It began with a Plains Exploration & Production (NYSE: PXP ) hitch-up in the Haynesville.
Next came the BP (NYSE: BP ) farmout in the Fayetteville. Ever since, all E&P eyes have been on Chesapeake Energy's (NYSE: CHK ) third proposed joint venture: a monetization in the Marcellus.
After I caught ExxonMobil (NYSE: XOM ) stalking this Appalachian shale play, I had to wonder if the biggest of Big Oil was going to make a big splash. Ultimately, I found it more likely that Exxon would hang back and swallow someone like Range Resources (NYSE: RRC ) whole.
Conference comments made by recently margin-mauled CEO Aubrey McClendon indicated that Chesapeake's partner-to-be would likely be foreign, and I proposed Petrobras (NYSE: PBR ) as a potential partner. It turns out that fellow Income Investor pick StatoilHydro (NYSE: STO ) is the one embracing the shale ace.
As opposed to Statoil's repeated surgical strikes in the deepwater Gulf of Mexico, this shale foray marks a new direction for the Norwegian energy giant. The move makes sense on several levels.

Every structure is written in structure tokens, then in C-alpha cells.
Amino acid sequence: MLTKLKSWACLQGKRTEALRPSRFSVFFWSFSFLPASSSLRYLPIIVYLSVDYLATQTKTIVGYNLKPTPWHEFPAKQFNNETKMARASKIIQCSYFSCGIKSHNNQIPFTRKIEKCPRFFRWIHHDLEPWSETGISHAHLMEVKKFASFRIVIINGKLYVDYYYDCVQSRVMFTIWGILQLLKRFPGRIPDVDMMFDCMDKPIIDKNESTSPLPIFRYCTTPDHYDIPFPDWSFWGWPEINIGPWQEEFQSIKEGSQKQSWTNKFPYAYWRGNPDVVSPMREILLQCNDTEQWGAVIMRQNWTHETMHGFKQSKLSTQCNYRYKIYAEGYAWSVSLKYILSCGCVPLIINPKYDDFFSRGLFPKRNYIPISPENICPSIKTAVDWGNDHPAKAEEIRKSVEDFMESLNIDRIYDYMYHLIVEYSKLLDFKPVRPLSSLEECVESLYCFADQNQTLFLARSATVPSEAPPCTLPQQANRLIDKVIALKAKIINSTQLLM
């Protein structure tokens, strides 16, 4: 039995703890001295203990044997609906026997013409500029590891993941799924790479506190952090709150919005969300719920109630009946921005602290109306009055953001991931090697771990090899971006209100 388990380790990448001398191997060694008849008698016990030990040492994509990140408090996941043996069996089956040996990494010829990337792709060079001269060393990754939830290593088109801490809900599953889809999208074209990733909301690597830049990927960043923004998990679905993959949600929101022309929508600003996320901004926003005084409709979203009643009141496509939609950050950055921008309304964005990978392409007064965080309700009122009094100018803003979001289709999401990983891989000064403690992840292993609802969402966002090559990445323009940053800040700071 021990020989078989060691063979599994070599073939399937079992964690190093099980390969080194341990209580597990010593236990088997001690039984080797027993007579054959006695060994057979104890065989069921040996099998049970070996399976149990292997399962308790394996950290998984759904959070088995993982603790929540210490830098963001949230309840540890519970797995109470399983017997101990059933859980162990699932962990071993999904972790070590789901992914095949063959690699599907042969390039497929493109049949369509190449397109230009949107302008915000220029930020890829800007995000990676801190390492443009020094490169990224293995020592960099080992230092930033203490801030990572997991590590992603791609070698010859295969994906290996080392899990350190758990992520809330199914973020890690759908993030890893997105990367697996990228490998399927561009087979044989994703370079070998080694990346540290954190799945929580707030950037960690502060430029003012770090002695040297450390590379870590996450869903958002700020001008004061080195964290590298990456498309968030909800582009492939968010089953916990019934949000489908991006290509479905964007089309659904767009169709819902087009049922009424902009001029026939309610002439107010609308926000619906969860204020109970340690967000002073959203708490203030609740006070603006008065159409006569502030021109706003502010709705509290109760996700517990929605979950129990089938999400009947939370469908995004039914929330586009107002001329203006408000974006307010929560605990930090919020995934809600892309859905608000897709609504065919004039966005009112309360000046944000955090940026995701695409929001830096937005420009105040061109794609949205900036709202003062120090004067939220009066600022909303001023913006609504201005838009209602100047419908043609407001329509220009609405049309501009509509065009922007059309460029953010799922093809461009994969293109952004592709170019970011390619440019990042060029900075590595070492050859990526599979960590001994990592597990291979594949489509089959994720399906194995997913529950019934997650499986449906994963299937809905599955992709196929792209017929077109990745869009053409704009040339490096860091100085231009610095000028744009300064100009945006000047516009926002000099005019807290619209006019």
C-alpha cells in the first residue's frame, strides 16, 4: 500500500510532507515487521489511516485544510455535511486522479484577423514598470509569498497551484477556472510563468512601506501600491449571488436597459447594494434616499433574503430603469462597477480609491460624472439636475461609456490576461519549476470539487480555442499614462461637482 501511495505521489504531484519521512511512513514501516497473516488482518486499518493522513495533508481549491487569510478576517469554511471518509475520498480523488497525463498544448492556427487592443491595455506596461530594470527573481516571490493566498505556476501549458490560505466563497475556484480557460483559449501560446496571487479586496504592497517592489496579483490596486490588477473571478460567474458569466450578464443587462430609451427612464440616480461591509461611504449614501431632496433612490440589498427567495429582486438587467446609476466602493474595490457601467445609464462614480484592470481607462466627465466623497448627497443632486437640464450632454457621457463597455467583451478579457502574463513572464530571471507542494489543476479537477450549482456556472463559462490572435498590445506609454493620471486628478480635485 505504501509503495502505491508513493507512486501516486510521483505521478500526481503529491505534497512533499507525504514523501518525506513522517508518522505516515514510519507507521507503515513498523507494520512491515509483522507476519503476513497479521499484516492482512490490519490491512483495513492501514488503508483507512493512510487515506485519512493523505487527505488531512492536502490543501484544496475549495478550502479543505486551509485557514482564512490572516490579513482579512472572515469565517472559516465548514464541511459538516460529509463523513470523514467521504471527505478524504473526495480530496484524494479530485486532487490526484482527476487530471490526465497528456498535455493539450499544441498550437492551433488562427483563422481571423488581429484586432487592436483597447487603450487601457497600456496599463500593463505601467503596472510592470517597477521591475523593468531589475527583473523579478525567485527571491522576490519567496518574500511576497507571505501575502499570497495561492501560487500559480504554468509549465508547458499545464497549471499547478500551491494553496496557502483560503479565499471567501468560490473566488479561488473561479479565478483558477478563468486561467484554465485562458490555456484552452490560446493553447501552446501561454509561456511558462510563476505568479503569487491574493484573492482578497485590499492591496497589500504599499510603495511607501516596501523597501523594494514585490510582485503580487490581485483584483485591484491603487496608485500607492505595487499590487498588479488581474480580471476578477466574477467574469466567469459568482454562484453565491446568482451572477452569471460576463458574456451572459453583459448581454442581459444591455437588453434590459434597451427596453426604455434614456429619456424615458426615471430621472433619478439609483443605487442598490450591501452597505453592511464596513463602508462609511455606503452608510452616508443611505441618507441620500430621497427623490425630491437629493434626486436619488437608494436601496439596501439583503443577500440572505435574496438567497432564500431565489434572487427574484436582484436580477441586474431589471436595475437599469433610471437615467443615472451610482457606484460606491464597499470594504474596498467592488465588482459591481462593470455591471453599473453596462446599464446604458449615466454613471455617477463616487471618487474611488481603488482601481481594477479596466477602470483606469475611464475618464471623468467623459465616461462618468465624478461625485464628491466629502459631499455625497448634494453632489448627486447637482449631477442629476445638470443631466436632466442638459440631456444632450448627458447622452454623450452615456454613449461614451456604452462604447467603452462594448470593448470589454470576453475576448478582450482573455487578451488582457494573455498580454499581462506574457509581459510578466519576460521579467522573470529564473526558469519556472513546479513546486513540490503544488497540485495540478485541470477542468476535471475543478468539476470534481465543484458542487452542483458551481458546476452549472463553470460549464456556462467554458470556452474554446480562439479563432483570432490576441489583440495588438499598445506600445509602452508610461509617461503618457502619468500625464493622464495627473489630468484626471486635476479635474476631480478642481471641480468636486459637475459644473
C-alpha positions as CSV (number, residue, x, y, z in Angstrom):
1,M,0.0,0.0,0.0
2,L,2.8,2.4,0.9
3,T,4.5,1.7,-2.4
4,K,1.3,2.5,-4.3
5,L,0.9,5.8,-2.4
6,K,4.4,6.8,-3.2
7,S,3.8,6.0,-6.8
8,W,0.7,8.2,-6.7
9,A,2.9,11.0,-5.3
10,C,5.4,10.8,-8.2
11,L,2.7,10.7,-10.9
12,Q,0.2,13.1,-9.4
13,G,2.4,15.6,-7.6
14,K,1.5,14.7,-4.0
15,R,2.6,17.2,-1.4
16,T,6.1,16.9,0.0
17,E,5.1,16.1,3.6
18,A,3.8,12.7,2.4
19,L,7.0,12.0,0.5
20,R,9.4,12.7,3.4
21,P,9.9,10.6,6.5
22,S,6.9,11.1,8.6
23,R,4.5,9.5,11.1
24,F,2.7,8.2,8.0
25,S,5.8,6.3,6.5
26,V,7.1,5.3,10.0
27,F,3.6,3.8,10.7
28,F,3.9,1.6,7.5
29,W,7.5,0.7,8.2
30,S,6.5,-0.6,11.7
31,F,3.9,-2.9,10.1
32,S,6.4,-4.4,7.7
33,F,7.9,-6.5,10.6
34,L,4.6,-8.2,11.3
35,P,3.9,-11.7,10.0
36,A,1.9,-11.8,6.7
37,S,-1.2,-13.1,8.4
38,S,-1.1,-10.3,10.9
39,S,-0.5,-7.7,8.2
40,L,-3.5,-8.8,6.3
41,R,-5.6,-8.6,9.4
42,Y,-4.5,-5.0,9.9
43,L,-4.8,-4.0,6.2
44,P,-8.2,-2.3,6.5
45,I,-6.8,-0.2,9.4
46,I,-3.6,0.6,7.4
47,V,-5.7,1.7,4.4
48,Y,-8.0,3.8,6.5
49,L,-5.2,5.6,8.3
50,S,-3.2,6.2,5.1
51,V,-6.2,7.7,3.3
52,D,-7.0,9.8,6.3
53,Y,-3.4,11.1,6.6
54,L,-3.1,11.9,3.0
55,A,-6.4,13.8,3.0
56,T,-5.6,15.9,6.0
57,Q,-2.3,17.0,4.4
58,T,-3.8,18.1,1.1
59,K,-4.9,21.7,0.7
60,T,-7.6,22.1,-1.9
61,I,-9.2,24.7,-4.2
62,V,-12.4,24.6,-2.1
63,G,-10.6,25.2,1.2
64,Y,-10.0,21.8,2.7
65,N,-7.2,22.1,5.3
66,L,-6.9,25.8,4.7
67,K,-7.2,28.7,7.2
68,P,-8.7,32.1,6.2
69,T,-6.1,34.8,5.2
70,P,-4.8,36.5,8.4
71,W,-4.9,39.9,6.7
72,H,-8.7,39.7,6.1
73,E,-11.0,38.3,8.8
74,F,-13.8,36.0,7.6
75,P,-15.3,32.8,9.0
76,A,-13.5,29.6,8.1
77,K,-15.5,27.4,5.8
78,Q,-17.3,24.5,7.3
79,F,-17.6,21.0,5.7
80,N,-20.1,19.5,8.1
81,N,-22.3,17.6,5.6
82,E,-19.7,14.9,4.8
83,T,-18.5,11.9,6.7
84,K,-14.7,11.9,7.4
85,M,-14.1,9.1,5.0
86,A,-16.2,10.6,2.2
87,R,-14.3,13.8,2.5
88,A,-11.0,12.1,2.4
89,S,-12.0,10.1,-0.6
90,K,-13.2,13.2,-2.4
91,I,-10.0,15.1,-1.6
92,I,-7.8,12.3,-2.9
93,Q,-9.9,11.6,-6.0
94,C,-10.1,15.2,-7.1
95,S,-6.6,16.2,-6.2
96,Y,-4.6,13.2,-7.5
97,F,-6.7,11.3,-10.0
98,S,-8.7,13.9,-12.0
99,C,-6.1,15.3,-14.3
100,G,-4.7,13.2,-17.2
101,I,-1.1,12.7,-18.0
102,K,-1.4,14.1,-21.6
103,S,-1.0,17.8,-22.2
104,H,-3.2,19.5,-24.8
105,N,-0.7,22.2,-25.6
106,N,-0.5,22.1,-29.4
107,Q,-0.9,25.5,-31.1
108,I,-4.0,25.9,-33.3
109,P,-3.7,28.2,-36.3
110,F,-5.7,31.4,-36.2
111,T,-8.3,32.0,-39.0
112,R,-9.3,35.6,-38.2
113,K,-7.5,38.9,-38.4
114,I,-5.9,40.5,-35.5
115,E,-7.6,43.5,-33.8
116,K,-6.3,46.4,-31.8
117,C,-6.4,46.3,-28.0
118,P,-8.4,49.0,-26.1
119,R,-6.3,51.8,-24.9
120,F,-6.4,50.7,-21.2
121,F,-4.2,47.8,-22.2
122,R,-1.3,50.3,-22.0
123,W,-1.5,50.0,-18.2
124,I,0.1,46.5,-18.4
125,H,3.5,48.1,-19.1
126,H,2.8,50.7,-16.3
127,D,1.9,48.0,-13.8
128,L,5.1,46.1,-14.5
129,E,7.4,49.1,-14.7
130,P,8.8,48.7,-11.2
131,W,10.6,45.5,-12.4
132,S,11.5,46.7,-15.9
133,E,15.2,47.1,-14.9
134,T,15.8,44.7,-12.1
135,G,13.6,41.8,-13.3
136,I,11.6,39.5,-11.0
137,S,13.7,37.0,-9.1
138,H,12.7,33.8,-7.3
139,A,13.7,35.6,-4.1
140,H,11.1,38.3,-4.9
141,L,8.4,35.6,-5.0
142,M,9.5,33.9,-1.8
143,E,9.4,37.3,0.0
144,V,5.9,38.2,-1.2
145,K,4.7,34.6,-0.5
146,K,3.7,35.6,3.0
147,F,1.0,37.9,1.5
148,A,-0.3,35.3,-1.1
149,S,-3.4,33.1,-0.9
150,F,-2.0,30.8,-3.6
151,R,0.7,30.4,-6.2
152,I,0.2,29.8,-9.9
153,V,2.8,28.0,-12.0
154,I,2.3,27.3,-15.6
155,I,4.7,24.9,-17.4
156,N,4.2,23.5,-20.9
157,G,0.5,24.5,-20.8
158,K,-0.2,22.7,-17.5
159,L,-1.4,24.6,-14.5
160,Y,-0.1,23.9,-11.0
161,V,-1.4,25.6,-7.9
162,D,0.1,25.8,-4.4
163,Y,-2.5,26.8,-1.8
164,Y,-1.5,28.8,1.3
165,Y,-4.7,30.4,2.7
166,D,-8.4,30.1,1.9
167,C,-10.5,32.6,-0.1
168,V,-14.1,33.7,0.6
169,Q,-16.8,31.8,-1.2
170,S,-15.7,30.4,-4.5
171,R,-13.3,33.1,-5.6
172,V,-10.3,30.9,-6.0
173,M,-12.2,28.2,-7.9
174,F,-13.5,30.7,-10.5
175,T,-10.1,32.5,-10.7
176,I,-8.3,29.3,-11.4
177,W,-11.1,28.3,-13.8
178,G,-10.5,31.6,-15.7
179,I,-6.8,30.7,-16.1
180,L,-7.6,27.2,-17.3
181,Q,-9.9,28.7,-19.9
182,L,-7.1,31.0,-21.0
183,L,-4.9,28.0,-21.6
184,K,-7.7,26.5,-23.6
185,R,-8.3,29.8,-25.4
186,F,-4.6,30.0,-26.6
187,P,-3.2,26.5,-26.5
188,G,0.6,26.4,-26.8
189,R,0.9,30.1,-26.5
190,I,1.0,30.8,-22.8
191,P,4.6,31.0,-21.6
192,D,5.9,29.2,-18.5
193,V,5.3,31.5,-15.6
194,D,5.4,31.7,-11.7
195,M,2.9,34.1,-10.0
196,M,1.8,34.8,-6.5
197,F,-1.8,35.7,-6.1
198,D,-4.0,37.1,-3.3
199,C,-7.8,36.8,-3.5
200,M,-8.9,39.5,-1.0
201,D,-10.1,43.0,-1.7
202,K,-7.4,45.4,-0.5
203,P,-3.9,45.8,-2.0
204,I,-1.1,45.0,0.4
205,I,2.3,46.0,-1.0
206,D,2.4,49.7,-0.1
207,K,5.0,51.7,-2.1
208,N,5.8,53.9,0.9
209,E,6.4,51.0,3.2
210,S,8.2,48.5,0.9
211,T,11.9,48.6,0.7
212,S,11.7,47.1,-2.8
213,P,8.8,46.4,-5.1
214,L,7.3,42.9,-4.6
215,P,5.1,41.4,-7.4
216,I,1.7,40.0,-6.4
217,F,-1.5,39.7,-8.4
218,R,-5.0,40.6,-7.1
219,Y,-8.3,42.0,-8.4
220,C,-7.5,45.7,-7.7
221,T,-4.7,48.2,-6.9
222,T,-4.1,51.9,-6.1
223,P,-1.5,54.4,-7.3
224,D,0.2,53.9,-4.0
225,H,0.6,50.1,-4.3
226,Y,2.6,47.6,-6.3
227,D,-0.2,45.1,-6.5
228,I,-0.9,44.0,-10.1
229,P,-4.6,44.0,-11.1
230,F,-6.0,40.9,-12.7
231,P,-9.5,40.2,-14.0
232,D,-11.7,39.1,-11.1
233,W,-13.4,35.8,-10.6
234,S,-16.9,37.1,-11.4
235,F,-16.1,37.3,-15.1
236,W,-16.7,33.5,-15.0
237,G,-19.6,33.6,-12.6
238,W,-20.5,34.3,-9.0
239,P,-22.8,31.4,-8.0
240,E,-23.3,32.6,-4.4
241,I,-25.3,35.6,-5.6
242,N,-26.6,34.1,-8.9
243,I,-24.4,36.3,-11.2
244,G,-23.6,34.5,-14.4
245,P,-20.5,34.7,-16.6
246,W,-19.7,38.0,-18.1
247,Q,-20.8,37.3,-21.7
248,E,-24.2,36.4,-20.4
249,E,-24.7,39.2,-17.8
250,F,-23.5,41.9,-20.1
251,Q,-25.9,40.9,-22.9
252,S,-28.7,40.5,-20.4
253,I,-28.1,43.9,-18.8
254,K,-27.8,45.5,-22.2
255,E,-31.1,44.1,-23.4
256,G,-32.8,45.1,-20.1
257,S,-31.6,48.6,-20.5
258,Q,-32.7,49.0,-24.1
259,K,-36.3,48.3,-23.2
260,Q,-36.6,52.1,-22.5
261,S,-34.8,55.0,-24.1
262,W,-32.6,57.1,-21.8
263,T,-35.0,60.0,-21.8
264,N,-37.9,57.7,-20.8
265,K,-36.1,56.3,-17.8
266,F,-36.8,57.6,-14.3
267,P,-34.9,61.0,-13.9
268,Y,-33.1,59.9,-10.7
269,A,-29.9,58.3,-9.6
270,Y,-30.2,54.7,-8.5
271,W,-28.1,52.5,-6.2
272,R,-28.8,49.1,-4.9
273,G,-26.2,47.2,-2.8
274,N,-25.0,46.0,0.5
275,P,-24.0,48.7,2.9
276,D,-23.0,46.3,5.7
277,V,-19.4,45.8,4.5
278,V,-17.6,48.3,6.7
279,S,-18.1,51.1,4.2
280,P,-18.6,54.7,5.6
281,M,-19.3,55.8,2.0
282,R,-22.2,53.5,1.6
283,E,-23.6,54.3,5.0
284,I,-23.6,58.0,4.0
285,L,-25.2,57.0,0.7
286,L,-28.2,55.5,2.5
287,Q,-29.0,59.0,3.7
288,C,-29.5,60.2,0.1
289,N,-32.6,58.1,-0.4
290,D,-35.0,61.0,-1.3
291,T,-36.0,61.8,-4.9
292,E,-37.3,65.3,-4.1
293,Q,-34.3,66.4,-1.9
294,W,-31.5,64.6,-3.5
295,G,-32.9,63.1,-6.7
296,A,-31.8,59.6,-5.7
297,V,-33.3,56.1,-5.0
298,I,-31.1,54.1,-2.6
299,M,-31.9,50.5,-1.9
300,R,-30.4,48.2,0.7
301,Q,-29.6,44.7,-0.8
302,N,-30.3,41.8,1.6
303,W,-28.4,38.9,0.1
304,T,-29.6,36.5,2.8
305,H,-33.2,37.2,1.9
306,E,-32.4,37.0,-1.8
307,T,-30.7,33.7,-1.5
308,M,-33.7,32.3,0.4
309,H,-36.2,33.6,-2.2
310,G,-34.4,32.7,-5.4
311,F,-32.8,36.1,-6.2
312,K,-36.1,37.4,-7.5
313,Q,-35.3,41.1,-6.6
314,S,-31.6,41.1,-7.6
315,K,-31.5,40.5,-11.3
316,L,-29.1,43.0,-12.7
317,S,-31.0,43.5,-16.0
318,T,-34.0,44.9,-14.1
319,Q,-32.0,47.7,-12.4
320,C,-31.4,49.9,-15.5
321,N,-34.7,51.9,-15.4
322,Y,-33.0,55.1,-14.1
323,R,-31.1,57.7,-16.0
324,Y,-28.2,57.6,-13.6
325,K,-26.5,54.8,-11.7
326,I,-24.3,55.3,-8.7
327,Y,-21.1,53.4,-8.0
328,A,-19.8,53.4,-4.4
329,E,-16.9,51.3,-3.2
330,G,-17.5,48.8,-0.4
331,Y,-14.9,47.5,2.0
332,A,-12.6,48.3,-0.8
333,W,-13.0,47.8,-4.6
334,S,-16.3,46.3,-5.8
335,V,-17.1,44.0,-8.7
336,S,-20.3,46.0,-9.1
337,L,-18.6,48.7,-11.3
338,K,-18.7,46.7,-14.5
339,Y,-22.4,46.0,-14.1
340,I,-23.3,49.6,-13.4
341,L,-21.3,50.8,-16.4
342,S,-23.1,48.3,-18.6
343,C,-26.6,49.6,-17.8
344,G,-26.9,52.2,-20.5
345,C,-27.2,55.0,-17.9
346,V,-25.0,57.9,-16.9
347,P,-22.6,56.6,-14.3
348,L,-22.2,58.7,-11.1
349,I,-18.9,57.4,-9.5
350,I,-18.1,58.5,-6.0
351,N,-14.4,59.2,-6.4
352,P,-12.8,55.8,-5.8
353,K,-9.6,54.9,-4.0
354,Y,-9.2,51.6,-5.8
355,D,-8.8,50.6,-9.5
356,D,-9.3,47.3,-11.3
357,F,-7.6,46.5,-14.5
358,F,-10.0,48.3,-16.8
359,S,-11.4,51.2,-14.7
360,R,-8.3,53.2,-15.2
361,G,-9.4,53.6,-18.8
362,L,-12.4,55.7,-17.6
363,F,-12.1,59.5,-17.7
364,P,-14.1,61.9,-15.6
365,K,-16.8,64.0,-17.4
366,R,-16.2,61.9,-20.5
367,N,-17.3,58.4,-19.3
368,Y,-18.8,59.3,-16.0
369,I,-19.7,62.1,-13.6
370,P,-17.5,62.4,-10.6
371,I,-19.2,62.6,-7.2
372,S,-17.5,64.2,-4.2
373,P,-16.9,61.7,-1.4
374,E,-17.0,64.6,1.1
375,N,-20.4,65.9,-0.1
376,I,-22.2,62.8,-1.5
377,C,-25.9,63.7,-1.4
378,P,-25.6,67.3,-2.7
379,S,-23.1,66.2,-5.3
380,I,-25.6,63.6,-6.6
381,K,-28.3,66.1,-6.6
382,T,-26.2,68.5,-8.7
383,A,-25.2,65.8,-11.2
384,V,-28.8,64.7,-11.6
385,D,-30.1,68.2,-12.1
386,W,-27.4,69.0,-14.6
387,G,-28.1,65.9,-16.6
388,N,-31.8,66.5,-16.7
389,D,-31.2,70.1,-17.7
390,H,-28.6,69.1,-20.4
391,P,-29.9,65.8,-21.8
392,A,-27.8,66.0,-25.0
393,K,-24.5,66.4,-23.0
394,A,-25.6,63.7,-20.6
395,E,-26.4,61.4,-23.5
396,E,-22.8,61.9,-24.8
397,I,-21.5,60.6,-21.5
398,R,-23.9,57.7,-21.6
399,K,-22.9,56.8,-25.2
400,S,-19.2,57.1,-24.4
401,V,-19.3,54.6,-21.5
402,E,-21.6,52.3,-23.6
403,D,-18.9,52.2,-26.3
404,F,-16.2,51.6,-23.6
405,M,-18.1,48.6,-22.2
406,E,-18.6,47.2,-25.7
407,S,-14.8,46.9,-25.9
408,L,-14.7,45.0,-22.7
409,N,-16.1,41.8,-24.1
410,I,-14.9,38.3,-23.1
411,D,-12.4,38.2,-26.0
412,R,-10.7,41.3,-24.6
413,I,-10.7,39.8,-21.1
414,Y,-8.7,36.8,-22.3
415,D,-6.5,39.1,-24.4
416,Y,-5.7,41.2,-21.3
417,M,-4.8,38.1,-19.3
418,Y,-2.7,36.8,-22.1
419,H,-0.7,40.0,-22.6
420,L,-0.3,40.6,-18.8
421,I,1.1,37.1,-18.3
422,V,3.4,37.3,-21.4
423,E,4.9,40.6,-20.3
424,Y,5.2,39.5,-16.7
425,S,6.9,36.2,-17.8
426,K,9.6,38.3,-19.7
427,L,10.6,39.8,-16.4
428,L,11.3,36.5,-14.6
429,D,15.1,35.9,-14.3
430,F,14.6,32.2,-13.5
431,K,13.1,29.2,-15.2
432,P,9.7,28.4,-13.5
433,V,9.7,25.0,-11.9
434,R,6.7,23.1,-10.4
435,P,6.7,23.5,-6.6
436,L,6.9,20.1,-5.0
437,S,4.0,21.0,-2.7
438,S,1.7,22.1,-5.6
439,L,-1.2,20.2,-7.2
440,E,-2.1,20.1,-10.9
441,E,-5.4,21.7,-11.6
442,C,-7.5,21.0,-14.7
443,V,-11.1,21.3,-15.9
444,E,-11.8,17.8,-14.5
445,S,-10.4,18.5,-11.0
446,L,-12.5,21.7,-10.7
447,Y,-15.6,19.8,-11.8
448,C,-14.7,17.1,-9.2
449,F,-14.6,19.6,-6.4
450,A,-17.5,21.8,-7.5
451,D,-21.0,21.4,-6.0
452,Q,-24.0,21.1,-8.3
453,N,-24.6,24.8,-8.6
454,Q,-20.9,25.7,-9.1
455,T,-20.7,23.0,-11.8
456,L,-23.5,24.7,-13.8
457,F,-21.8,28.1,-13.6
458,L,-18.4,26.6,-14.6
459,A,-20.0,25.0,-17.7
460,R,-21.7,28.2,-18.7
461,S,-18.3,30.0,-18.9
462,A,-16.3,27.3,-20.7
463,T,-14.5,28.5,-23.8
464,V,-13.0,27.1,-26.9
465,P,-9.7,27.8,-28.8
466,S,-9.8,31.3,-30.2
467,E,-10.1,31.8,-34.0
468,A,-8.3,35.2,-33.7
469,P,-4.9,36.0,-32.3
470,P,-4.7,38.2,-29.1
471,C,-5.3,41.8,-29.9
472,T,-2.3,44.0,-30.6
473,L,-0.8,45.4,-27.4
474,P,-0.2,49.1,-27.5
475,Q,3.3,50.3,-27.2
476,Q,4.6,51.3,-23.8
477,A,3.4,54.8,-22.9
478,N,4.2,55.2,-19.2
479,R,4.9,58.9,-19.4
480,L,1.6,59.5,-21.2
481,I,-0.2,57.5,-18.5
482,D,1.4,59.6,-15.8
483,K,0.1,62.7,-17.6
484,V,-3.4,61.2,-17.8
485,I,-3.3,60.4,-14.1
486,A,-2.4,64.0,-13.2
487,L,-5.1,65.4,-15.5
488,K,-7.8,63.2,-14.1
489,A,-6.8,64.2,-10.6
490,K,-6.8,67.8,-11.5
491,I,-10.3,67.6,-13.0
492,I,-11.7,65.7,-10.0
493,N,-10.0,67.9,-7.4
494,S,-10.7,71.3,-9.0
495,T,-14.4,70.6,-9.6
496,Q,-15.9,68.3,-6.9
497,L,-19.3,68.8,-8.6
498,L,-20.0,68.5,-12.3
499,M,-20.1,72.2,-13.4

For one, by entering at this stage, StatoilHydro gains access to a vast land package that it couldn't possibly cobble together on its own. Further, by partnering with Chesapeake, the firm immediately gains a wealth of experience with regard to horizontal drilling and completion techniques.
The latter consideration naturally points to future applications of the technology elsewhere (i.e. internationally), and the two firms yesterday stated their intention to jointly scour the world for more unconventional resource plays.
As for Chesapeake, I probably don't have to tell you that $1.25 billion in cash up front, plus a multi-year drilling cost carry, is a welcome development for a firm that got a little more leveraged than the market can currently countenance. But just in case, here it is: This is a very strong deal, and should further reassure Fools that Chesapeake's not choking.